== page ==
Mitchell Sharmat's Gregory, the Terrible Eater
illustrated by Jose Aruego and Ariane Dewey
Book review by Sarah Denslow
If you’re a parent, chances are you know (or have known) a poor eater. In this delightful book, Mitchell Sharmat puts a humorous spin on a problem almost every parent faces at some point.
Gregory, perhaps like your child, just doesn’t want to eat right. He turns up his nose at all the wonderful, healthy dinners his parents prepare for him. Unlike your child however, Gregory is turning up his nose at things like tin cans and neckties, and craving things like vegetables and eggs.
Gregory, you see, is a goat.
Bewildered, Gregory’s parents take him to see the doctor (a ram, of course). Dr. Ram suggests gradually weaning Gregory off of his “junk food” habit and onto, well, junk, just like you’d expect a goat to eat.
Thus begin the days of Gregory getting to eat string beans, just so long as he finishes his shoelaces, and ice cream, if he also eats the box. Gregory puts up much less protest at this plan than any child I’ve ever known, but then, he is a goat.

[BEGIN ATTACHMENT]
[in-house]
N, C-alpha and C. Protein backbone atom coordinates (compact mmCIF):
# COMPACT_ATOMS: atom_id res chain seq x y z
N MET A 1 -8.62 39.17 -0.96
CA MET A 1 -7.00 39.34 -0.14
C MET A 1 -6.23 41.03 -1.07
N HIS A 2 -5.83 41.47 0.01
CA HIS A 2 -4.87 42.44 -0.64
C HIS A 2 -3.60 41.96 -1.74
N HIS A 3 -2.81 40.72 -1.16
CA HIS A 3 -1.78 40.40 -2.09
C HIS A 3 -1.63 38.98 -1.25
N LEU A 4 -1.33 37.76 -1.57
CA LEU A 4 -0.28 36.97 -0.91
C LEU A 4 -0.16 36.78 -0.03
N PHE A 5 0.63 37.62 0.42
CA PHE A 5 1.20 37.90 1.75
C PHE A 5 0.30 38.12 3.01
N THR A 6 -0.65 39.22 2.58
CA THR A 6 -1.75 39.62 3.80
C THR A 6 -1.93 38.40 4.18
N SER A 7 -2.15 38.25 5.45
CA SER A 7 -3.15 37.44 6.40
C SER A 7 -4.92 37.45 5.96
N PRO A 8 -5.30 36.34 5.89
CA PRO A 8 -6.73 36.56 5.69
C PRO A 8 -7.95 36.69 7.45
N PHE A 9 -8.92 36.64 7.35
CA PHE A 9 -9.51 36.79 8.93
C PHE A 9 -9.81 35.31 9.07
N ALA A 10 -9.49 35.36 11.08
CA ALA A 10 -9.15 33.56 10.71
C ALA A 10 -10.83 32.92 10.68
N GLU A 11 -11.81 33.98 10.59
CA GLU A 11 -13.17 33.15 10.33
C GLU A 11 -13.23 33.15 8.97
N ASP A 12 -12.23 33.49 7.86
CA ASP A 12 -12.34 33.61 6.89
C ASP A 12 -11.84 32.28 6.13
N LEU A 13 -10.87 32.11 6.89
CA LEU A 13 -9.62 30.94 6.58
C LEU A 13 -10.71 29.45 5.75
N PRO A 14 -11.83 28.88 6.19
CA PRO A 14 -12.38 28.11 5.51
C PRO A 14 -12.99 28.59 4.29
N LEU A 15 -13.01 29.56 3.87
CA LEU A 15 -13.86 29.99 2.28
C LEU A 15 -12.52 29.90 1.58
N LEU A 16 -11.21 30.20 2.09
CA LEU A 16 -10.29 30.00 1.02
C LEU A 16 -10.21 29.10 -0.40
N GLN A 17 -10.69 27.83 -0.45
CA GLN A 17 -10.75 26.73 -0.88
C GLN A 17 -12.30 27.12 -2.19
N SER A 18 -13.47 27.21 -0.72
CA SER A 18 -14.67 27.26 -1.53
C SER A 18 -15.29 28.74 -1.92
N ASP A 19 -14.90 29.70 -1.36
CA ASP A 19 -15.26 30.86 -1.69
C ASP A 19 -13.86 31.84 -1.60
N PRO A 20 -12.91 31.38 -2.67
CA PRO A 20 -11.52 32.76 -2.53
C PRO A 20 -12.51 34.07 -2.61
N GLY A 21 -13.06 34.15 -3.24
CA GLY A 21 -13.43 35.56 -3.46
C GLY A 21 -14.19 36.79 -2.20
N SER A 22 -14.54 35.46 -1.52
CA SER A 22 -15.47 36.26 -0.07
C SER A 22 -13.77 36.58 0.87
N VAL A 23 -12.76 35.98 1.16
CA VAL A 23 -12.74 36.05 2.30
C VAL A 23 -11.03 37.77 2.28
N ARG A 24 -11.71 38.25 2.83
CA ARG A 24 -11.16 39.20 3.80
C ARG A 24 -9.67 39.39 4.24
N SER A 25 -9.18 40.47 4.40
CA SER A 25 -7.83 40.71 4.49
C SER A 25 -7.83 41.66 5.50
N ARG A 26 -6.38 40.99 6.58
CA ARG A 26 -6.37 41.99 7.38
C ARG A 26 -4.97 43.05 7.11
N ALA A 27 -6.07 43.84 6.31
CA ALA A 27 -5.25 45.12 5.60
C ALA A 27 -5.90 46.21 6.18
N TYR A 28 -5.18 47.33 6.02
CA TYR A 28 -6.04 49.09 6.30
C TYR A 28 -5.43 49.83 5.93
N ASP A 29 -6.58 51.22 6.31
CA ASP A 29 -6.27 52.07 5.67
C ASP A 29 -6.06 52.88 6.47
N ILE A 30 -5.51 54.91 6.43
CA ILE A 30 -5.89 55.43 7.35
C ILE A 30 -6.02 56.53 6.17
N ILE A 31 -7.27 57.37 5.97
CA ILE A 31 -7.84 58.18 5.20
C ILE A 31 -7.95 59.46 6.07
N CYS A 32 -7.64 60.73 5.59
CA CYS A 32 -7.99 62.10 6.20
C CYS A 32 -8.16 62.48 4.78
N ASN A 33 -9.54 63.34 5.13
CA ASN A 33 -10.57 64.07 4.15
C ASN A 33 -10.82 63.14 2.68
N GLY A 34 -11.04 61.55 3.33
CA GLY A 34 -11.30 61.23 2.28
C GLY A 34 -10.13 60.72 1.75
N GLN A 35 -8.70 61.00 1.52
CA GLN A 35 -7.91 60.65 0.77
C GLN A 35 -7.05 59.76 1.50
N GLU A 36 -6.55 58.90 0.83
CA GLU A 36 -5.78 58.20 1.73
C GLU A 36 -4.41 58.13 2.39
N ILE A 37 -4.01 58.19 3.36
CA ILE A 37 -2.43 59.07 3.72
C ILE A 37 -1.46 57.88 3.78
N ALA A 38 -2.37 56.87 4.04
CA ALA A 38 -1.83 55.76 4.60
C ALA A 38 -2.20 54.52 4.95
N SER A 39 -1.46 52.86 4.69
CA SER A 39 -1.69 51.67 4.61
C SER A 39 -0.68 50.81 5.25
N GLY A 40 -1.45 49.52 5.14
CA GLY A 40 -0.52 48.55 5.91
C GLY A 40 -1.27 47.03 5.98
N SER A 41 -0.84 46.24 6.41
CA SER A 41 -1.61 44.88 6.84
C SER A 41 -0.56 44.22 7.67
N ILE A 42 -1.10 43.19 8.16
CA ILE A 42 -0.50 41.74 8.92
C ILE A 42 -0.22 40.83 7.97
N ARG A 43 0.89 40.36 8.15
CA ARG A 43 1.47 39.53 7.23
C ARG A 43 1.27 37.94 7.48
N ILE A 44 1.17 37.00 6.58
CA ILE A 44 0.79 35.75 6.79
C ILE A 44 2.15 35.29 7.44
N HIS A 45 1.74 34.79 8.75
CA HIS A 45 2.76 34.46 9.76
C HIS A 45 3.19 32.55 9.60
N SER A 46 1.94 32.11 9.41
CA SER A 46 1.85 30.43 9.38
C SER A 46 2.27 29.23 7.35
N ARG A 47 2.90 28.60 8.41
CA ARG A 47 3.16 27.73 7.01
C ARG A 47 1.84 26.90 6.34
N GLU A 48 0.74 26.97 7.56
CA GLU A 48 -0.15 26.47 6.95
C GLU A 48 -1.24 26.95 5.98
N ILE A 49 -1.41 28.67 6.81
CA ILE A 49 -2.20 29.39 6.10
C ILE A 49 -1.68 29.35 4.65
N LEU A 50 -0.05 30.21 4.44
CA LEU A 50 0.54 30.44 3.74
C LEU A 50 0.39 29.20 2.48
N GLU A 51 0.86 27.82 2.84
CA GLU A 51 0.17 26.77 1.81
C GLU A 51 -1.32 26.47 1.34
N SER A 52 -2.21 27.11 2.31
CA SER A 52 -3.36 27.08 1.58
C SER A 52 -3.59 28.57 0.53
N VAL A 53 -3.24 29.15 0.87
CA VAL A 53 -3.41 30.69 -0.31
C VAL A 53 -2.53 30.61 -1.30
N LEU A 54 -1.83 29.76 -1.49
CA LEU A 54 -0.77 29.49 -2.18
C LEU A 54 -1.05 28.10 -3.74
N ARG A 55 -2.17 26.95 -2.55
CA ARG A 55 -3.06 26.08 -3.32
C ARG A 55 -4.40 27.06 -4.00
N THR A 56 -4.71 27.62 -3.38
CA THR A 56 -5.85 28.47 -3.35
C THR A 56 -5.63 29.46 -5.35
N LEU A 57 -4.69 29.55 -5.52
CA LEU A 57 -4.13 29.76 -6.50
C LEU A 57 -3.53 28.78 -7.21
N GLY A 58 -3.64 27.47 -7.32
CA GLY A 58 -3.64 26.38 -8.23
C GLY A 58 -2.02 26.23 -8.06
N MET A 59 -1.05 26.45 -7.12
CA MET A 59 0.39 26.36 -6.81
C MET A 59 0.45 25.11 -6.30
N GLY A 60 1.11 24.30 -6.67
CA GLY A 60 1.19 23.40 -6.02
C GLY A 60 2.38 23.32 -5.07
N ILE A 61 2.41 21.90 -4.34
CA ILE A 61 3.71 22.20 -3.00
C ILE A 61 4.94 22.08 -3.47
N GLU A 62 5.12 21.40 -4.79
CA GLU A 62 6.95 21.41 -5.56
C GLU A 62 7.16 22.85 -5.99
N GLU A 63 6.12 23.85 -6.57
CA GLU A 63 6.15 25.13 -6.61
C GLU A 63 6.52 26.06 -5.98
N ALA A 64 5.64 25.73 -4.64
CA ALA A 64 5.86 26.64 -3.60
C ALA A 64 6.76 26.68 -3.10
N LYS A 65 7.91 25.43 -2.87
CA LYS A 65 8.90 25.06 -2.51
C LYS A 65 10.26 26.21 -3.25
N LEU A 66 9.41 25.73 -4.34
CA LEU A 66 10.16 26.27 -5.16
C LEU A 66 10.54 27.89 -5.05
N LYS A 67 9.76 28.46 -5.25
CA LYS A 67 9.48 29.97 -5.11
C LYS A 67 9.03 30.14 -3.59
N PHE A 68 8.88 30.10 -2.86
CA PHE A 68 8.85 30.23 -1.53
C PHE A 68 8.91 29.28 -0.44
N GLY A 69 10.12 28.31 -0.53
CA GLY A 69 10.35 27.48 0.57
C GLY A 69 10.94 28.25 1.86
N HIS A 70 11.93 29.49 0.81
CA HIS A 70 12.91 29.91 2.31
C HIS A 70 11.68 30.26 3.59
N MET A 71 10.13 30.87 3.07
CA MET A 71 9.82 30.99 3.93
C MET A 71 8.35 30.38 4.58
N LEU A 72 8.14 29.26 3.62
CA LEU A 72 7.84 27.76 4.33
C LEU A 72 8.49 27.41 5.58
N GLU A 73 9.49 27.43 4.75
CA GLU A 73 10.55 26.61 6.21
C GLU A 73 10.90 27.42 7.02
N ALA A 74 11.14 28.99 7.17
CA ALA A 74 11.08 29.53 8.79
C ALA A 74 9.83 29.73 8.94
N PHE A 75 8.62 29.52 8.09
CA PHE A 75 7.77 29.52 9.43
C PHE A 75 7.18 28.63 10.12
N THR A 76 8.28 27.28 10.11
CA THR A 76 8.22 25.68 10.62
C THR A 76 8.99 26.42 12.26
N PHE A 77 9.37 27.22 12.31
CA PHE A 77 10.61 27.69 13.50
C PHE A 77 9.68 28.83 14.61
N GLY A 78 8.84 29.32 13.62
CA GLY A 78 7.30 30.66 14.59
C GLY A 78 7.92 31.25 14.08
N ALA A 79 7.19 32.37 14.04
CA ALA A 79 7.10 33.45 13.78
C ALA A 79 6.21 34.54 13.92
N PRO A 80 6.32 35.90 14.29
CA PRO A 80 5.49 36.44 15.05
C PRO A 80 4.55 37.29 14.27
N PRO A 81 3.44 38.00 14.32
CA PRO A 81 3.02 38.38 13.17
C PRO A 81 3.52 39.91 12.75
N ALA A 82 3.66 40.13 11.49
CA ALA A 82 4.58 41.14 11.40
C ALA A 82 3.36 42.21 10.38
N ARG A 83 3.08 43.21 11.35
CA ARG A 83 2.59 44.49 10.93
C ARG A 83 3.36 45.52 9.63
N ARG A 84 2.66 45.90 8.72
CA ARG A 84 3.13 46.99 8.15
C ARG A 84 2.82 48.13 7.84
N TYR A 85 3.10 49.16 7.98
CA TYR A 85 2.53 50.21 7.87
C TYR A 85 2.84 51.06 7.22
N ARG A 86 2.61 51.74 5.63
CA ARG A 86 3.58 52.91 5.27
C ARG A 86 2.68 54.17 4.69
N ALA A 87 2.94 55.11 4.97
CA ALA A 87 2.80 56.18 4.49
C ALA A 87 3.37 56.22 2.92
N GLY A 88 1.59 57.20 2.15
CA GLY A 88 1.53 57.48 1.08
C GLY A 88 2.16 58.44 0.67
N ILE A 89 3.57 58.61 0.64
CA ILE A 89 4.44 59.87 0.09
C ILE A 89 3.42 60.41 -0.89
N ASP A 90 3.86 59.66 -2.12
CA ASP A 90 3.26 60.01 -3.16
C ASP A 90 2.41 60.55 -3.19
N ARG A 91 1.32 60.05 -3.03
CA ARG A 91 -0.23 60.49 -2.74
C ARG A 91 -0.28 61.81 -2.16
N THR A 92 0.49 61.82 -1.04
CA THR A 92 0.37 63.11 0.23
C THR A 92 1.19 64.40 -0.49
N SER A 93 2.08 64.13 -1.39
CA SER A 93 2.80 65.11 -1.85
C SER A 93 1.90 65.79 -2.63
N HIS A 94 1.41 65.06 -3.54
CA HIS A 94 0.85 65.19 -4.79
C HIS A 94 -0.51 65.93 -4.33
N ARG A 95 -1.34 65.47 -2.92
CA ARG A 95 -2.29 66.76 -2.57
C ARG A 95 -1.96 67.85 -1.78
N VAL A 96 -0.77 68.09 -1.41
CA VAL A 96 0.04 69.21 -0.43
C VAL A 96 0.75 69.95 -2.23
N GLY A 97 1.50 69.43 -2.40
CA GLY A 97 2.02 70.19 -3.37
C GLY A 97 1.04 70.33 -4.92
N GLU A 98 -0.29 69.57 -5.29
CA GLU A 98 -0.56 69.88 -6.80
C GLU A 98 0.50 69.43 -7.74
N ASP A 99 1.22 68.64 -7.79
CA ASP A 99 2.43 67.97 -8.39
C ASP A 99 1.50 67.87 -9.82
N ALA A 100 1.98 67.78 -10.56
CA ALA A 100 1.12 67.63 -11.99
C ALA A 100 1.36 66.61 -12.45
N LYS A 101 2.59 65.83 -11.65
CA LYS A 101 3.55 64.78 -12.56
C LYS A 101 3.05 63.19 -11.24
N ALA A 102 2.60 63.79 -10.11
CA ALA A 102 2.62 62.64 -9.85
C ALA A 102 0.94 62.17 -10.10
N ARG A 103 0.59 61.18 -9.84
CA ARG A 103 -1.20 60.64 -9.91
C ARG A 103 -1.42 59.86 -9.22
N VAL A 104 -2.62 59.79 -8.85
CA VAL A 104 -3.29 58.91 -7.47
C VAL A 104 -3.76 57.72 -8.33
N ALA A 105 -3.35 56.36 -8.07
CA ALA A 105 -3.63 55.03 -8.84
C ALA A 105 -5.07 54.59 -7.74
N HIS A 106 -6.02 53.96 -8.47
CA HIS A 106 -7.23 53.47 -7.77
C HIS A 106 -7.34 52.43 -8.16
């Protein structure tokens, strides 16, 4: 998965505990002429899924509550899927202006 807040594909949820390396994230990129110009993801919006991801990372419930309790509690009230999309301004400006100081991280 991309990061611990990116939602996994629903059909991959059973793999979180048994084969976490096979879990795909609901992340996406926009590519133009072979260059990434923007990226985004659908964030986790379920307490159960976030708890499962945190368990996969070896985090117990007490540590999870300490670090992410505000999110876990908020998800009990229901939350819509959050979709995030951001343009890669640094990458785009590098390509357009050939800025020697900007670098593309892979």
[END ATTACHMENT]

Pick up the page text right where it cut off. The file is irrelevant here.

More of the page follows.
The plan briefly backfires when Gregory begins to like junk too much, resulting in a junkyard eating spree and the inevitable stomachache. In the end, however, Gregory learns to balance his eating, and all is well.
Kids love hearing all the silly “foods” in Gregory, as well as listening to the goat-parents scold Gregory for wanting veggies. As far as I know, Gregory, the Terrible Eater has never precipitated a turn around in a picky child’s eating habits, but it is a fun way to introduce the subject of a balanced diet.
While Gregory, the Terrible Eater may not inspire a love of green beans in your child, it’s a great, fun read nonetheless. And you can be happy that at least your child isn’t eating shoelaces.
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